6 Slide 6 Ontolog Conference Call – 20 April, 2006 Ontologizing ONTOLOG Content Develop an hypothesis of what is important to the user. Through: 1. Discussions with users 2. Interviews, Surveys, focus groups 3. Demo of proposed capabilities The data collected should be analyzed with a view toward similarities or clusters. Attributes can be rated and ranked according to the desired outcomes for the segment. Once this analysis is complete, then effective criteria can be identified can be used to refine the profile of a segment to be served with some feature of Ontolog content services. Selecting Target Segments
7 Slide 7 Ontolog Conference Call – 20 April, 2006 Ontologizing ONTOLOG Content Based on the value-based segments selected and the benefits (and costs to provide these benefits) relative to each of these segments, alternative value propositions will need to be developed. A variety of factors need to be assessed in order to consider trade offs to be made in the solution space fitting the segments desired end benefits. The appeal of alternate value propositions should be determined for each major segment for which we seek to provide ontolog knowledge base products or services. This is done by determining the top attributes that are required by our offerings and then to create a value proposition that promises exceptional performance on them. In these discussions, it is important to note whether the organization is in a position to deliver on the capabilities identified to match a value proposition. The goal is to determine the appeal of alternative value propositions for each target segment and then to determine which value proposition will be the most successful for as many of the segments as possible. Developing Alternative Value Propositions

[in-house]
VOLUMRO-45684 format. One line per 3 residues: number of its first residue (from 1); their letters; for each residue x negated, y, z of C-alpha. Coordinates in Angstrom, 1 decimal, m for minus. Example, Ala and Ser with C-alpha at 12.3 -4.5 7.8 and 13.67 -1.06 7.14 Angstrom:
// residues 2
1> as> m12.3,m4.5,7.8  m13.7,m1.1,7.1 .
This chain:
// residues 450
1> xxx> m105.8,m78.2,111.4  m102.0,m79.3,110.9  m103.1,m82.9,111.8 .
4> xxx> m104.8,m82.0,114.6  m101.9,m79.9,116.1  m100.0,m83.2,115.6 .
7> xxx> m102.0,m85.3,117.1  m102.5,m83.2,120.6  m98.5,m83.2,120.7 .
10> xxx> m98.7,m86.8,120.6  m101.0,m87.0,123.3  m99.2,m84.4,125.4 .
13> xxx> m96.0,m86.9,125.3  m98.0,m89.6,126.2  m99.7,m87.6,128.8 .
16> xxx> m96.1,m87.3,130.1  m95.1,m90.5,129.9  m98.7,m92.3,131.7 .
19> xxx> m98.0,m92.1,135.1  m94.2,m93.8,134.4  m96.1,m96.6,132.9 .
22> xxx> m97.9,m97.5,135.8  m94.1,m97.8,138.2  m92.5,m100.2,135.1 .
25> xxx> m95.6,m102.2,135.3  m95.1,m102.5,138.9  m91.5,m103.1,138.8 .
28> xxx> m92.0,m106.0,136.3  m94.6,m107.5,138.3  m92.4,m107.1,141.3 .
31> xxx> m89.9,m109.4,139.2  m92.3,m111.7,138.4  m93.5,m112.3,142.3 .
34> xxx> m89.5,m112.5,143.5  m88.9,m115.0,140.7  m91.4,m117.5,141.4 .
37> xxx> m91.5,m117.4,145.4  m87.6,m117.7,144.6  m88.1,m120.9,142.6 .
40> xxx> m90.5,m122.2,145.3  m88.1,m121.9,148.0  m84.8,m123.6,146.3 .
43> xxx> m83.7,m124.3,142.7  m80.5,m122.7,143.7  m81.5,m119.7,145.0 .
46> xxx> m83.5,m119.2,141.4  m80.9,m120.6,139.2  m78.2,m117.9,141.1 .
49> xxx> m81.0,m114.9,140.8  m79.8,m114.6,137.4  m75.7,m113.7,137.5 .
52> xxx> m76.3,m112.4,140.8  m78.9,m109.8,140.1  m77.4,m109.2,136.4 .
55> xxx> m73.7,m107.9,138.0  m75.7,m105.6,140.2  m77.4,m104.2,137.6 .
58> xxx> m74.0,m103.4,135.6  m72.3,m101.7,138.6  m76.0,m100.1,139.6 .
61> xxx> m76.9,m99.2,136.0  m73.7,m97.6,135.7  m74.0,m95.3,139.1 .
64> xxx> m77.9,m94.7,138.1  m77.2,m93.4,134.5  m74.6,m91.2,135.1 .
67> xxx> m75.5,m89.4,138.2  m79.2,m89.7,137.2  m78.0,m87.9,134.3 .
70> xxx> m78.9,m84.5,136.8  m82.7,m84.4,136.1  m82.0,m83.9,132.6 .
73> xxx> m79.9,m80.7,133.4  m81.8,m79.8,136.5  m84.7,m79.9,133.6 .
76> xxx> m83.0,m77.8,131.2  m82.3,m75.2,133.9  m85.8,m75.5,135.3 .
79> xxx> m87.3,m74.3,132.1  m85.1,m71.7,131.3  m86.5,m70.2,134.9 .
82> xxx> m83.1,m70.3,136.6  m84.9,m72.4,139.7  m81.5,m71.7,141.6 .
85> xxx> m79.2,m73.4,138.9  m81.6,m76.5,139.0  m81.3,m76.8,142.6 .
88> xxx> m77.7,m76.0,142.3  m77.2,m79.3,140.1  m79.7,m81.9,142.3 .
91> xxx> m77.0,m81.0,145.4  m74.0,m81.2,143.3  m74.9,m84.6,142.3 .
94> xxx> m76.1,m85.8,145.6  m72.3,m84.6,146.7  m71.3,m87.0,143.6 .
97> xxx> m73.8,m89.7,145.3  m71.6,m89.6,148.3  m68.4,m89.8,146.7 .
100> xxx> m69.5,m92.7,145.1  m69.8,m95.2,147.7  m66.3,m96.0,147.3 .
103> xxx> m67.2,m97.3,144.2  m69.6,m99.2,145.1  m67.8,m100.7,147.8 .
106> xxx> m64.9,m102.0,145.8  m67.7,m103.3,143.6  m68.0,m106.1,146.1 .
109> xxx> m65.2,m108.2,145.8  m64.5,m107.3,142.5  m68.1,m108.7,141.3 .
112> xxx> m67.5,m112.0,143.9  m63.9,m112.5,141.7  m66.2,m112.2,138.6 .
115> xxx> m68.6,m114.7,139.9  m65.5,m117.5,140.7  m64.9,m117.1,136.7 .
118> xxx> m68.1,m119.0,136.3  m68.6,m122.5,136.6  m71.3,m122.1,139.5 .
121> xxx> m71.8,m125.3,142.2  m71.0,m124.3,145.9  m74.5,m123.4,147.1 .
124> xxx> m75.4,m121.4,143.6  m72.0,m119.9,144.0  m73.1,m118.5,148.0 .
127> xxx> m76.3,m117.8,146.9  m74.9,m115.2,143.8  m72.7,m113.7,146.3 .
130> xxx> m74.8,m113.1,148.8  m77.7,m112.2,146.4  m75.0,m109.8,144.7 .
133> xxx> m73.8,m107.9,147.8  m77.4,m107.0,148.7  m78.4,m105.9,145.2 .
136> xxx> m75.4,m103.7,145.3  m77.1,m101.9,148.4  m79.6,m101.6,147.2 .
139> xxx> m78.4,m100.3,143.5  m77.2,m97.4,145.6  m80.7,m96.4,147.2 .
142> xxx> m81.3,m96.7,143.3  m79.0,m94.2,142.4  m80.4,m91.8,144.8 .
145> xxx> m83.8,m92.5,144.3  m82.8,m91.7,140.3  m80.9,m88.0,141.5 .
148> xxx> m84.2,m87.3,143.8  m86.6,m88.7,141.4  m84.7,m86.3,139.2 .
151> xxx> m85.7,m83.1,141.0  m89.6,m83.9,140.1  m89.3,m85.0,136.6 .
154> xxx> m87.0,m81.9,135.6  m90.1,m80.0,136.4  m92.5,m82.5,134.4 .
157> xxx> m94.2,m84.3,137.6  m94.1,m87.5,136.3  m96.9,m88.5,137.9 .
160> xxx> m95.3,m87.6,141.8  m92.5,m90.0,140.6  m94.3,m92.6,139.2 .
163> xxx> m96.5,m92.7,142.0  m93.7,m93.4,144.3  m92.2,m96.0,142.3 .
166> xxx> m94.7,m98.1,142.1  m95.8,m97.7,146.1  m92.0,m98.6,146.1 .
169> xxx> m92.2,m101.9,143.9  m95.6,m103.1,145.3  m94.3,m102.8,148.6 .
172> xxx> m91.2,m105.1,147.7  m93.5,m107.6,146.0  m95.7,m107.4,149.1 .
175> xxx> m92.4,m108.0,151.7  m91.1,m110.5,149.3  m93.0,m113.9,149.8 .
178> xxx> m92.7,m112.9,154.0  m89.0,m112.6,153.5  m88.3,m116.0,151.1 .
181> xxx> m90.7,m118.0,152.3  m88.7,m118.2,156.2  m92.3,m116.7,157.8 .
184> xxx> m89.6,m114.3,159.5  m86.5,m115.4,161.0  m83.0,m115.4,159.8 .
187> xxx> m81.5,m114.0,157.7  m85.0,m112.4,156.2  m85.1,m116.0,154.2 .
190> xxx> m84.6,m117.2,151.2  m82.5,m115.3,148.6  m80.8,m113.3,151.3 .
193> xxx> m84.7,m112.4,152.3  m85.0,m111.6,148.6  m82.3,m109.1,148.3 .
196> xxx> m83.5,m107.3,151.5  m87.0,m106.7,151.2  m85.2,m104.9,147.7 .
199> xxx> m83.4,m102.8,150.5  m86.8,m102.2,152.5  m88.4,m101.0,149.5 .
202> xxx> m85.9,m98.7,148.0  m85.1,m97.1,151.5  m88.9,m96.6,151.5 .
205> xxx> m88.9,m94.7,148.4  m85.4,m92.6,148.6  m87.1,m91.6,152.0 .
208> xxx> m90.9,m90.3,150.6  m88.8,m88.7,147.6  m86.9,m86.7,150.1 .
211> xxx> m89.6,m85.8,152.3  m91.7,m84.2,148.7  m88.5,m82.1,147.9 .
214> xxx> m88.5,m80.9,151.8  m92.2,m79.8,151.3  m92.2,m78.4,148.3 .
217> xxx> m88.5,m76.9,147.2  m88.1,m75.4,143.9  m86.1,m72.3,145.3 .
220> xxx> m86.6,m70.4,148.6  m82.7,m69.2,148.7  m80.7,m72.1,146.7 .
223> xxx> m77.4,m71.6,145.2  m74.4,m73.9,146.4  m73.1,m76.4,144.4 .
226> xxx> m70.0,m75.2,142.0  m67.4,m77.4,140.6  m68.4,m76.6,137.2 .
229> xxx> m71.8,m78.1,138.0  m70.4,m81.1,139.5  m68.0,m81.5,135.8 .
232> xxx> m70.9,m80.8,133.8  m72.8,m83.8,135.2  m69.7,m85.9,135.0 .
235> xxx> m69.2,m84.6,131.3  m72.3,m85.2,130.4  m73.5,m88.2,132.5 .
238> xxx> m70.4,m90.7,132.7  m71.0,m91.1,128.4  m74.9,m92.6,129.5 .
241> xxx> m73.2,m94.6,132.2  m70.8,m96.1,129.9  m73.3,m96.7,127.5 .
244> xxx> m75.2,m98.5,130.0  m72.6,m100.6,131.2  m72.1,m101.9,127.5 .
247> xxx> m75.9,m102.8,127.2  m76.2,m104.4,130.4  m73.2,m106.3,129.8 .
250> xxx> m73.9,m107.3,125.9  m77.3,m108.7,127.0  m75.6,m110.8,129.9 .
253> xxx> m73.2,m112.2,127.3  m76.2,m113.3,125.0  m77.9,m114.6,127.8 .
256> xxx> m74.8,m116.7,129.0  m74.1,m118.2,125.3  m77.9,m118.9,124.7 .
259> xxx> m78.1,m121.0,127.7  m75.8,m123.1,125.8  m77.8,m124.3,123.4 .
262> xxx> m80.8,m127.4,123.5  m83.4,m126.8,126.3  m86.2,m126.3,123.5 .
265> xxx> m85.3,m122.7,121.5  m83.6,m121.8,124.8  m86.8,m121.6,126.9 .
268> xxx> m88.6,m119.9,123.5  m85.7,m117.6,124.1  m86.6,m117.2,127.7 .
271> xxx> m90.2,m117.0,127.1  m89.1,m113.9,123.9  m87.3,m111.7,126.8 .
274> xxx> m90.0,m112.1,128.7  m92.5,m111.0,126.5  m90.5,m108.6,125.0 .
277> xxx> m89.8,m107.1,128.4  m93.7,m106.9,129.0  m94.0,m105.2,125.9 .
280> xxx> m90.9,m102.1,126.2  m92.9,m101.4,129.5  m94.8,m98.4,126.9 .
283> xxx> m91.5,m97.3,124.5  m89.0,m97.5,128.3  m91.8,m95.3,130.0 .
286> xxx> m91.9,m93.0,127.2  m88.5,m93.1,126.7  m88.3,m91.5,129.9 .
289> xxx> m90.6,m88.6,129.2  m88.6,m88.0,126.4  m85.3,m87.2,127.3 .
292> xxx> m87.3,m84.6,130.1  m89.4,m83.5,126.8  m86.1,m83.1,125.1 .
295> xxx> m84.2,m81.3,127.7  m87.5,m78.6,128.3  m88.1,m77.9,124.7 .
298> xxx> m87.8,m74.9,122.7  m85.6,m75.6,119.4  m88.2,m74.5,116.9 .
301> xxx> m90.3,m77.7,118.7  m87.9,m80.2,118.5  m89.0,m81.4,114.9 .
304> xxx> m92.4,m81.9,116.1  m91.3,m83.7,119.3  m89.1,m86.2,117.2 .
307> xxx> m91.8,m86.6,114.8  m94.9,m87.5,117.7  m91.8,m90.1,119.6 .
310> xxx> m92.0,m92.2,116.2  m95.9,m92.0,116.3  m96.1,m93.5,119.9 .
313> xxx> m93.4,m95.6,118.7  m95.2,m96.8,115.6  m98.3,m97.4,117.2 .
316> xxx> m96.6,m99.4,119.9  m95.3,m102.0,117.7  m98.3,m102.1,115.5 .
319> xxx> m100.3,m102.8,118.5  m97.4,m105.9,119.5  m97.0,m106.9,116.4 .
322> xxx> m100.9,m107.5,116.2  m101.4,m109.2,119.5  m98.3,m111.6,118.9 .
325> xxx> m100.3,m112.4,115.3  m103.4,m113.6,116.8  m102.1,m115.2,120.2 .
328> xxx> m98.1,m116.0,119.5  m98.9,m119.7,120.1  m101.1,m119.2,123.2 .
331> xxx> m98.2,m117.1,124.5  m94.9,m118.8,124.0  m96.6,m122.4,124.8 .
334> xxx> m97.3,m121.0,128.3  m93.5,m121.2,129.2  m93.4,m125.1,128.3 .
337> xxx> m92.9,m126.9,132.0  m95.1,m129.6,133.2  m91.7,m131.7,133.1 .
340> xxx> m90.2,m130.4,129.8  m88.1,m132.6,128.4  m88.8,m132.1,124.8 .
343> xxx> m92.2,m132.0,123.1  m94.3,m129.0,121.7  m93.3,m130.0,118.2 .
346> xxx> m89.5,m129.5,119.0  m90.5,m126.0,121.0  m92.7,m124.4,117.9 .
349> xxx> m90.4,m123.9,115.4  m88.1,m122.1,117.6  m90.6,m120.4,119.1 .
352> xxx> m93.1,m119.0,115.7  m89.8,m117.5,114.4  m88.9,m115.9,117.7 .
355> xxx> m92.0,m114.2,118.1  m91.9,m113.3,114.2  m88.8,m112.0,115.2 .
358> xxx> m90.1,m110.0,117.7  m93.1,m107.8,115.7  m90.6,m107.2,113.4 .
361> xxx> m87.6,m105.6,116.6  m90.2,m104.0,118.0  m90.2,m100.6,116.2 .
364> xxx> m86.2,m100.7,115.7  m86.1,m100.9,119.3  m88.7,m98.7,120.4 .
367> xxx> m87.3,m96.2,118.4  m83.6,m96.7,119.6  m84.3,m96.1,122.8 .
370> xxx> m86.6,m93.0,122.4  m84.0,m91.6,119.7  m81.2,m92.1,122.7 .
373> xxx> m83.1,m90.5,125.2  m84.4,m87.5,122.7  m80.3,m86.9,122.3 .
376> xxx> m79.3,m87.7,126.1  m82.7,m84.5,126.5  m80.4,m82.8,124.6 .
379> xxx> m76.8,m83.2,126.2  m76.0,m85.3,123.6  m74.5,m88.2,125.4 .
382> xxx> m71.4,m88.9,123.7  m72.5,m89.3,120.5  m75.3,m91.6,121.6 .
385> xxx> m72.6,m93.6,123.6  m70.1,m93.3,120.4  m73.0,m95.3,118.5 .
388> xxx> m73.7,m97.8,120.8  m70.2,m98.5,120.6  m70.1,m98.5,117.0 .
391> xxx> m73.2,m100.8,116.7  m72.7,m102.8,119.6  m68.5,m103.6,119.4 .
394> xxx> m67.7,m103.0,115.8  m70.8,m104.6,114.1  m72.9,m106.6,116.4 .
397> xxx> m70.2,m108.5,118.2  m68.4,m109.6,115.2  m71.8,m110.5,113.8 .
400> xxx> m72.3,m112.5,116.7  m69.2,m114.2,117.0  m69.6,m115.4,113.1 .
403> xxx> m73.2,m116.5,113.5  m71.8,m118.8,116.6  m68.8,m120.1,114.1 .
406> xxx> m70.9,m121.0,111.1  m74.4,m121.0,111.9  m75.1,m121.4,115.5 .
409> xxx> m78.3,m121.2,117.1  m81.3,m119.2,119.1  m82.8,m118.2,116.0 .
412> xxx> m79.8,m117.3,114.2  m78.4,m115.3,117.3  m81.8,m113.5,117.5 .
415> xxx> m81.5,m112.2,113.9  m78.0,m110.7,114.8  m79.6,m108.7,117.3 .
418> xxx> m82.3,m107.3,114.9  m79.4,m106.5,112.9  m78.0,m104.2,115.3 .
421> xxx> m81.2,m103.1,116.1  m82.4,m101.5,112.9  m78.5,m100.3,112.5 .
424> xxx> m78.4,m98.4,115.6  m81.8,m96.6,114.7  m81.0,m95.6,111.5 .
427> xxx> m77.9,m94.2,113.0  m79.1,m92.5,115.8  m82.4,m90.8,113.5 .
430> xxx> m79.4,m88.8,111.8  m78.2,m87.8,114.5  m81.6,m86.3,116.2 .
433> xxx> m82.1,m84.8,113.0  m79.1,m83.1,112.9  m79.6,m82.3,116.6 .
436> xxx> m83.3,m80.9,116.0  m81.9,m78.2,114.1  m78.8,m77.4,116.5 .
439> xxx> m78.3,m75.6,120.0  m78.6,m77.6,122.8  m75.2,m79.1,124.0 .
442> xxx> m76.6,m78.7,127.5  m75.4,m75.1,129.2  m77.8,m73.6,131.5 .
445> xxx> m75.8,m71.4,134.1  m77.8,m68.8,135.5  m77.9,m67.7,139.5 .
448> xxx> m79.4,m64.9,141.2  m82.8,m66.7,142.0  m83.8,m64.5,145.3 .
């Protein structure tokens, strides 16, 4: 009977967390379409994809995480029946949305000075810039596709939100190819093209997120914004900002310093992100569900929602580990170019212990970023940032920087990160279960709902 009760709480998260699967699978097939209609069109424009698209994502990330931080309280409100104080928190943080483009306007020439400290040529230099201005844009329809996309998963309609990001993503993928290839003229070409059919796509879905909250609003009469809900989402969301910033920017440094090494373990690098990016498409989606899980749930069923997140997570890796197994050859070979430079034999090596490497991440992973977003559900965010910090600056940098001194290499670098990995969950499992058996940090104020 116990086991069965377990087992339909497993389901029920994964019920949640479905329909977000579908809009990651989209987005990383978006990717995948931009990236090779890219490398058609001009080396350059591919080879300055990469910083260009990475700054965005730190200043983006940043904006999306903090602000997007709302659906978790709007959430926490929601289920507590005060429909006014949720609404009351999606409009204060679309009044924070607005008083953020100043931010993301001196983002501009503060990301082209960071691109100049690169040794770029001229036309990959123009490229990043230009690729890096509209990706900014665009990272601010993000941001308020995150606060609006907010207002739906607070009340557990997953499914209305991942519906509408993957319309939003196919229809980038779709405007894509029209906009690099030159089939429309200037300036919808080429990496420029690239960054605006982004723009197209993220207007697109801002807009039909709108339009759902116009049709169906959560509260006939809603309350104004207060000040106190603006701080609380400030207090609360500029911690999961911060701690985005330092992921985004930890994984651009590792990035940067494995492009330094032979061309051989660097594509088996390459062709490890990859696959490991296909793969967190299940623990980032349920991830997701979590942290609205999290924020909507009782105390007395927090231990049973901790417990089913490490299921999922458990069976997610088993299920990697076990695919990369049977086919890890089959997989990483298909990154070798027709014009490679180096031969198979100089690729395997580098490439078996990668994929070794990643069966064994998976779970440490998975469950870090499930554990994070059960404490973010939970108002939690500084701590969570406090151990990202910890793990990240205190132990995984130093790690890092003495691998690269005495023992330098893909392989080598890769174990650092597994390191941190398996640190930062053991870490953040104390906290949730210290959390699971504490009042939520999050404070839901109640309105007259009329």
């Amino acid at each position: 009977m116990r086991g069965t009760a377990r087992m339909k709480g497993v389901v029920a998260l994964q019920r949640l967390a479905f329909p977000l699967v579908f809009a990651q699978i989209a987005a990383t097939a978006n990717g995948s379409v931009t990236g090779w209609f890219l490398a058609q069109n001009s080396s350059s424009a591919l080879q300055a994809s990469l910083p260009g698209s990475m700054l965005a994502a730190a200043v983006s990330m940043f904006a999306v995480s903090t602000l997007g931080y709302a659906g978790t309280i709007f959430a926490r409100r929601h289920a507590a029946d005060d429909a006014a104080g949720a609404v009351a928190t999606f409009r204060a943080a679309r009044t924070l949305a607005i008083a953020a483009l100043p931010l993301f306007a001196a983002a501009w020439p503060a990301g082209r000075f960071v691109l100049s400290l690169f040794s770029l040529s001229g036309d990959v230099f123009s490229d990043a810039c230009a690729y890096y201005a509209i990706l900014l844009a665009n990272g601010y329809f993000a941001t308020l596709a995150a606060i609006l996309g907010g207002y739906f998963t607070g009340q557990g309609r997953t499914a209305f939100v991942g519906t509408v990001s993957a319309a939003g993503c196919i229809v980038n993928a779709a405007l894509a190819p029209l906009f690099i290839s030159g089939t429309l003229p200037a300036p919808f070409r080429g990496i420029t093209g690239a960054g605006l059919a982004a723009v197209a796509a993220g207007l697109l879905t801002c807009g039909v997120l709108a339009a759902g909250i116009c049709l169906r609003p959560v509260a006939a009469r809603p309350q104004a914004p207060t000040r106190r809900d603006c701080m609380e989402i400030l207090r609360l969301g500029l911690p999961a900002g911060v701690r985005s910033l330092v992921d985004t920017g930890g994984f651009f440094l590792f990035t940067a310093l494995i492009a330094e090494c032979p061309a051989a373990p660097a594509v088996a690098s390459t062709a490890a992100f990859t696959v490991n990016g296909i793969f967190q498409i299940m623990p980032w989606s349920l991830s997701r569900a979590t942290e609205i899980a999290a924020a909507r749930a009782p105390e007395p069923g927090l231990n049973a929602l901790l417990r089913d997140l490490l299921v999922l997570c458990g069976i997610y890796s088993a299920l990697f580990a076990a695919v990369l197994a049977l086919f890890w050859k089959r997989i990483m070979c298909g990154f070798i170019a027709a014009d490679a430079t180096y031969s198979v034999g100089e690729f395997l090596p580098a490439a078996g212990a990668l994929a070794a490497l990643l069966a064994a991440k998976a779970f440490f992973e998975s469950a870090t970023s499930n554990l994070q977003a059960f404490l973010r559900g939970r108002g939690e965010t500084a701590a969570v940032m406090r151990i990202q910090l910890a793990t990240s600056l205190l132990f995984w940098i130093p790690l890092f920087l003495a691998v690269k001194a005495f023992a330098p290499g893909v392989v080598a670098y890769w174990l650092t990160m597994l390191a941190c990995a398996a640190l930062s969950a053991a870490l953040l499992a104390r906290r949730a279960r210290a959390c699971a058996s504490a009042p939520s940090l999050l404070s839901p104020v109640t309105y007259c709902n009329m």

8 Slide 8 Ontolog Conference Call – 20 April, 2006 Ontologizing ONTOLOG Content Once segment overlap is determined, the value proposition that best addresses overlapping attributed can be determined by answering such questions as: 1. What kind of volume/user mix are we likely to experience 2. Which leads to the best return, e.g., the best economic value for users, measured not just in terms of dollars but in time savings, higher productivity, better decisions 3. At what cost and investment can we deliver on the promise? What changes will be need to be made to the current environment to deliver the products/services effectively? 4. How sustainable/viable is the approach likely to be? Deciding the Best Value Proposition
9 Slide 9 Ontolog Conference Call – 20 April, 2006 Ontologizing ONTOLOG Content Once the value proposition has been determined, the value delivery must be implemented to ensure the ongoing success of the chosen value proposition. The deliver is composed of three basic components: 1. Choosing the value: The process of deciding what you will deliver to the ser population – in effect the process of developing the value proposition 2. Creating the Value: The process of designing, producing (or procuring), delivering and servicing a product (including a service) at a certain price 3. Communicating the Value: The process of telling the target user segment what is promised through marketing, mission statements, promotions, training, messages. The Value Delivery System